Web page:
The 'Real' America: Class and Culture in the American Gilded Age - ENGL7030

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Module delivery information

This module is not currently running in 2022 to 2023.


What is at stake when artists and writers decide to take the "real world" as the subject of their art? In the later nineteenth century, to depict “reality” in fiction and art became a radical act of social protest and critique. In an endeavour to locate the “truth” behind American society, realists moved well beyond pre-existing societal norms to investigate the squalid living conditions of immigrants in the New York slums, participate in Native American religious ceremonies, and probe the psychosexual neuroses of the middle classes. This module explores the American “ideology of realism” (Michael Elliot) in the late nineteenth- and early- twentieth centuries as expressed in a variety of forms and genres, including: the novel, painting, anthropology and photography. We will discuss the reasons behind the emergence of realism in the later nineteenth century, how it interacted with the new “mass culture”, whether it critiqued or reinforced dominant racial, sexual, ethnic and class-based prejudices, and, finally, why it declined in the twentieth century as the favoured aesthetic of the American avant-garde. On this module we will move far beyond seeing realism as merely a tame, neutral artistic style to investigate how it pointed to a radical “way of seeing” the nineteenth- and early-twentieth-century world.


Contact hours

Total contact hours: 32
Private study hours: 268
Total study hours: 300

Method of assessment

Main assessment methods:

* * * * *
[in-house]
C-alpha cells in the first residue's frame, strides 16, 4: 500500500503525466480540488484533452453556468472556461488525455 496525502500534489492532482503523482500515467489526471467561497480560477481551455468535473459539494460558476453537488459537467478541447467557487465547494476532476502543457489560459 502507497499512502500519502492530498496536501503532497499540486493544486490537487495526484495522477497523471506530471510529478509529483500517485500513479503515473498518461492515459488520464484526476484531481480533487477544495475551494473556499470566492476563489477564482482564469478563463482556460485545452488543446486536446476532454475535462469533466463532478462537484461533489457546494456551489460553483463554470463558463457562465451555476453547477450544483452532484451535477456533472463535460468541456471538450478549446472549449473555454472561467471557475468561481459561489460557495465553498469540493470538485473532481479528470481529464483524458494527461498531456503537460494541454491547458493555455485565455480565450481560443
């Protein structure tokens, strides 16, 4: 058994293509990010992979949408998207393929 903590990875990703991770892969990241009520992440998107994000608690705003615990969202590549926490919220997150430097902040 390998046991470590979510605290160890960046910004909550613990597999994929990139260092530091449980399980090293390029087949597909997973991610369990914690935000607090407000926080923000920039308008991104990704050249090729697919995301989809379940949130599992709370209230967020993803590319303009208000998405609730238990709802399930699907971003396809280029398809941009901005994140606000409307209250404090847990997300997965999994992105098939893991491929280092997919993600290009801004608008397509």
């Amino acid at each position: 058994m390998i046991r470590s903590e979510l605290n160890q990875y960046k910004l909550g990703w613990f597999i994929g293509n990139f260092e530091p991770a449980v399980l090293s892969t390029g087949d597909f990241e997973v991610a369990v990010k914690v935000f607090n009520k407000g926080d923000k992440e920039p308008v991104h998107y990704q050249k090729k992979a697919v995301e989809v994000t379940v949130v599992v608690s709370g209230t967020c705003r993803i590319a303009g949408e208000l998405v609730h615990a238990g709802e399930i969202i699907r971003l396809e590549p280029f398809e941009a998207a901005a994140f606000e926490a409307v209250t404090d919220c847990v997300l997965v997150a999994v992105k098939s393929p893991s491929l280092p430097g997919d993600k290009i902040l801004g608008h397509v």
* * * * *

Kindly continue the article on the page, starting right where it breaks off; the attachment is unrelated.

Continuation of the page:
Written assignment 1 (3,000 words) (45%)
Written Assignment 2 (3,000 words) (45%)
Seminar Performance (10%)

Reassessment methods
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Indicative reading

Indicative Reading List:

Life in the Iron Mills (1861) – Rebecca Harding Davis (Boston and New York: Bedford Cultural Editions, 1998).
Electronic version available at
The Bostonians (1886) – Henry James (London: Penguin Classics, 2000)
A Hazard of New Fortunes (1890) – William Dean Howells (Toronto: Modern Library Paperback, 2002)
Maggie (1893)– Stephen Crane (London:Norton Critical Editions 1979)
Realist American Paintings and Photography (Thomas Eakins, Mary Cassatt, Ashcan School, Lewis Hine) Access via;;
Letters from New York (1880-1891) – José Martí in Jose Marti Selected Writings trans. Esther Allen (London: Penguin Books, 2002)

See the library reading list for this module (Canterbury)

Learning outcomes

The intended subject specific learning outcomes.
On successfully completing the module students will be able to:

1. demonstrate a rich and nuanced understanding of key issues in discussions of "the real" during the American Gilded Age.
2. demonstrate interdisciplinary and contextual knowledge of Gilded Age and Progressive Era society that will enhance their critical readings of late-nineteenth-century literature and literary culture.
3. demonstrate an in-depth understanding of the social and political forces shaping nineteenth- and early-twentieth century American literature beyond that already covered in other areas of the degree.
4. critique "realist" writers' claim to objectivity and verisimilitude and question the applicability of notions such as "the real" and "the realistic" to literary texts.
5. demonstrate a greater depth of knowledge on the transatlantic networks of influence shaping literature and culture in the Gilded Age.

The intended generic learning outcomes.
On successfully completing the module students will be able to:

1. demonstrate the ability to synthesise complex information with precision and subtlety;
2. demonstrate enhanced skills at comprehending, analysing, and interrogating a variety of texts and assessing the value of diverse critical approaches and ideas;
3. demonstrate ability to communicate effectively to a variety of audiences and/or using a variety of methods;
4. demonstrate their capacity to carry out independent research.


  1. ECTS credits are recognised throughout the EU and allow you to transfer credit easily from one university to another.
  2. The named convenor is the convenor for the current academic session.
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